I was scrolling through my Timehop — you know, that app where you can see all your past social media statuses throughout the years? — and this was one that popped up from ten years ago today.
A decade may have passed, but nothing much has changed. I’m still married to the same guy, and though he has a different job now, he’s still as dedicated to his profession as he ever was. He works at least six days a week, every week. And for the past month or so, he has been working every single day to help his company wrap up end-of-year details.
Working that many hours sounds like any regular person’s idea of a nightmare — even me, and I adore my job. But not my husband and his gigantic, relentless work ethic. He thrives on going above and beyond for his employer, and it does pay off in many ways. Still, no matter how much his career is fulfilling him, he has a family that he has to leave at home in order to devote all this time to work.
Somebody has to run it — and that somebody is me.
This can be hard enough on a regular day, but as the holiday season approaches, I feel the strain just a little bit more. Because fitting in holiday parties and celebrations, especially when you’ve got four kids, always requires strategy — there’s just so much to do! When you’ve also got to plan around your spouse’s near-constant work schedule, it takes some serious calendar-finagling.
The bottom line is, my husband just isn’t able to participate in every holiday event that the kids and I do. While I’d obviously rather do them as a family when we can, I’ve learned throughout the years how to work around, well, work. Like …
Prioritizing certain events and traditions.
There are things my kids don’t mind doing with just me, and then there are things they really want their dad to be able to attend with the rest of us. When we bake Christmas cookies, for example, Dad doesn’t participate much even if he’s home — so that’s something the kids and I just do on our own. On the other hand, when it comes to our annual tradition of driving around looking at Christmas lights in our snuggly PJs, sipping on hot cocoa, Dad’s presence is an absolute must. So we plan it accordingly. Which means …
While some things have to be done at a set time (like school holiday plays, or parties our friends are throwing), others activities (like our Christmas light tradition) can be done whenever we get the time to do them. Sometimes that means doing things on a different day or at a different time than usual. You can’t have a spouse who works so many hours a week and still hope to cling to a rigid schedule. That also means …
Not trying to do all the things.
Yes, there are a ton of opportunities to celebrate with friends and family over the holiday season. But obligating ourselves to go to this social engagement and that one can leave us (read: me) feeling worn thin. Instead of saying yes to everything there is to offer, we’re selective in which invitations we accept. There’s only so much time, I only have so much bandwidth, and I’ve learned to say no to the things that I’m feeling lukewarm about. So whether my husband is around or not, we practice the art of …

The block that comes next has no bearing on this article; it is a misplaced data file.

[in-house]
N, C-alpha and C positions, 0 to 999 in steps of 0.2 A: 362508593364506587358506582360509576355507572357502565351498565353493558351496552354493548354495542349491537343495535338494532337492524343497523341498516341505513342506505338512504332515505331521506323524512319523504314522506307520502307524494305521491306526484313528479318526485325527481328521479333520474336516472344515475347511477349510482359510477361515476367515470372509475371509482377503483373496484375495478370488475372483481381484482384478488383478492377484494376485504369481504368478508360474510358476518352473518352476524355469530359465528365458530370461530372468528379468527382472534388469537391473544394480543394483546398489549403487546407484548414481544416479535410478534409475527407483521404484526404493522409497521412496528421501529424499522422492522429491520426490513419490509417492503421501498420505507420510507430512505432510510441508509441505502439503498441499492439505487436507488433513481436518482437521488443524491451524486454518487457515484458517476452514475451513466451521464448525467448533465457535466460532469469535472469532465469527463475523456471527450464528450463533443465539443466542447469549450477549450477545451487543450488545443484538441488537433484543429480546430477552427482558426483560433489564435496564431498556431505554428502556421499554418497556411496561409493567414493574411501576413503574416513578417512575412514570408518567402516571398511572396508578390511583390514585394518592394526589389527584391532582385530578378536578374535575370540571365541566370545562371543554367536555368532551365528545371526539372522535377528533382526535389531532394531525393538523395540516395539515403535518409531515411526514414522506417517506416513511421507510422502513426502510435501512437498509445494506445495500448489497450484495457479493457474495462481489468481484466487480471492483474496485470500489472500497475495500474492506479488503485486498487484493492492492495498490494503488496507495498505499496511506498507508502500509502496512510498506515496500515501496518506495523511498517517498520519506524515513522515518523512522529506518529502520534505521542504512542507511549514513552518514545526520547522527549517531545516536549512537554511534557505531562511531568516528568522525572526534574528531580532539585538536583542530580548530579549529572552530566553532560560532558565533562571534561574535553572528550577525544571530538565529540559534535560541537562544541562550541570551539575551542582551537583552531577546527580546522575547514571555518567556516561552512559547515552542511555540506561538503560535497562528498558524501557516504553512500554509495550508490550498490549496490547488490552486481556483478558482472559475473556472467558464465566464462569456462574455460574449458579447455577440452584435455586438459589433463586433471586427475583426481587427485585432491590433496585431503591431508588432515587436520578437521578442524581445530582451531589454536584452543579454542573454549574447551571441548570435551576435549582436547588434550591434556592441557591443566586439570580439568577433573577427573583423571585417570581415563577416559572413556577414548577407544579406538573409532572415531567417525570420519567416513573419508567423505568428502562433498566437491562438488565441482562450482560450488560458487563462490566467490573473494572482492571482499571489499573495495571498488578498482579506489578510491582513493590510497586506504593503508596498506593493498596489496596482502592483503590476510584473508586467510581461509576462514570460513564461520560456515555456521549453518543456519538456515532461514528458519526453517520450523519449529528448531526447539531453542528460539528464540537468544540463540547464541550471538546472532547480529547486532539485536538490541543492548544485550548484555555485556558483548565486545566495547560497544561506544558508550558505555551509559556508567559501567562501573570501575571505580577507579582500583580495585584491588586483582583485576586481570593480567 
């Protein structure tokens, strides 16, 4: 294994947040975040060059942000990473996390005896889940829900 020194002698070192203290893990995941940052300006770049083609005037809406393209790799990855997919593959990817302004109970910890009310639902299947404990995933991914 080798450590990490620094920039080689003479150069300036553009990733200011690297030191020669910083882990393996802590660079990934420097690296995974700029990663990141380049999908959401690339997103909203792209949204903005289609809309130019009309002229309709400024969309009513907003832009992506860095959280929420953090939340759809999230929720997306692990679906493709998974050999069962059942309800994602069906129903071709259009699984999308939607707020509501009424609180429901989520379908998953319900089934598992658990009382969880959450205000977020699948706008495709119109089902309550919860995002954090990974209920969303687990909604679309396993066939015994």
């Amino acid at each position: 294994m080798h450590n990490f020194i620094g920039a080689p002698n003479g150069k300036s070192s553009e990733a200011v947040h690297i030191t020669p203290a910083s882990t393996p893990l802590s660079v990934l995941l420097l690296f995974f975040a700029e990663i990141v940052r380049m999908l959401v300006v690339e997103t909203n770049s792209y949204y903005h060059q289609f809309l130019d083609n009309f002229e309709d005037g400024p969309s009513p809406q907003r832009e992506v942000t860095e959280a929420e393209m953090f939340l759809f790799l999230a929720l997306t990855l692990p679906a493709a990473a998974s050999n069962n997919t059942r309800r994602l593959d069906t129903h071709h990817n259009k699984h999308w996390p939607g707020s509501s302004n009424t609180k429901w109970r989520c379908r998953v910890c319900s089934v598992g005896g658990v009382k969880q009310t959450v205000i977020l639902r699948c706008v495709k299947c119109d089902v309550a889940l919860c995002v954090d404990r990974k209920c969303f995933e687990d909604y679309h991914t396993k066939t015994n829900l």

Making the things we do extra meaningful.
One of our favorite holiday traditions — one that we wait for my husband to join us in — is filling “Project Happy” gift boxes for OHgo, an outreach organization in our community. We give each of our kids a big box, and turn them loose in the store, where they gleefully fill them with fun presents for other kids while my husband and I load up carts with diapers and gloves and scarves and other necessities. Then we wrap it all, together, and drop it off for the OHgo volunteers to distribute to families in need. We talk about the importance of caring for people, not just during the holidays, but during every season, and our anonymity shows them that it isn’t something we do for accolades or Instagram “likes.”
There are other things we do that are meaningful for our family. Like binge-watching our favorite holiday movies, or digging out the box of Christmas storybooks I only get out at this time of year and reading them out loud around the Christmas tree. (Our oldest is a teenager, but still enjoys listening to the holiday stories he grew up with, even though they’re for little kids.) When it comes to the things we commit to, I value quality over quantity.
Their dad’s schedule is second nature to our children, who have lived with it their entire lives, so they don’t feel deprived of his presence. Besides, they know beyond the shadow of a doubt that if something is really important to them, Dad wouldn’t miss it for the world — even if he has to miss work (or more accurately, shift his hours around, because let’s face it … “vacation day” isn’t in the man’s vocabulary). He is so good about prioritizing their special events, and they never feel that his absence is some kind of void. Mostly because we prioritize what’s most important to us, and then make sure he doesn’t have to miss out on those.
Holidays can be tough when your spouse’s idea of “festive” is donning a Santa hat with his work shirt, but I’m careful not to lose sight of what’s important. He’s gone because he’s fortunate enough to have a job, let alone one that he loves so much. His job affords us the opportunities to make not only our own holidays, but others’ too, a little brighter. I may be hanging garlands and wrapping gifts alone, but that’s not because I’m a struggling single mom or a military spouse whose partner is deployed for the holidays. So for those things, I stay grateful, even when the holiday grind starts to feel a little overwhelming. Maintaining my focus on those things is critically important in getting me through.
My family may not be together for every moment of the holidays, it’s true … but that means the moments that we do spend together are all that much more precious.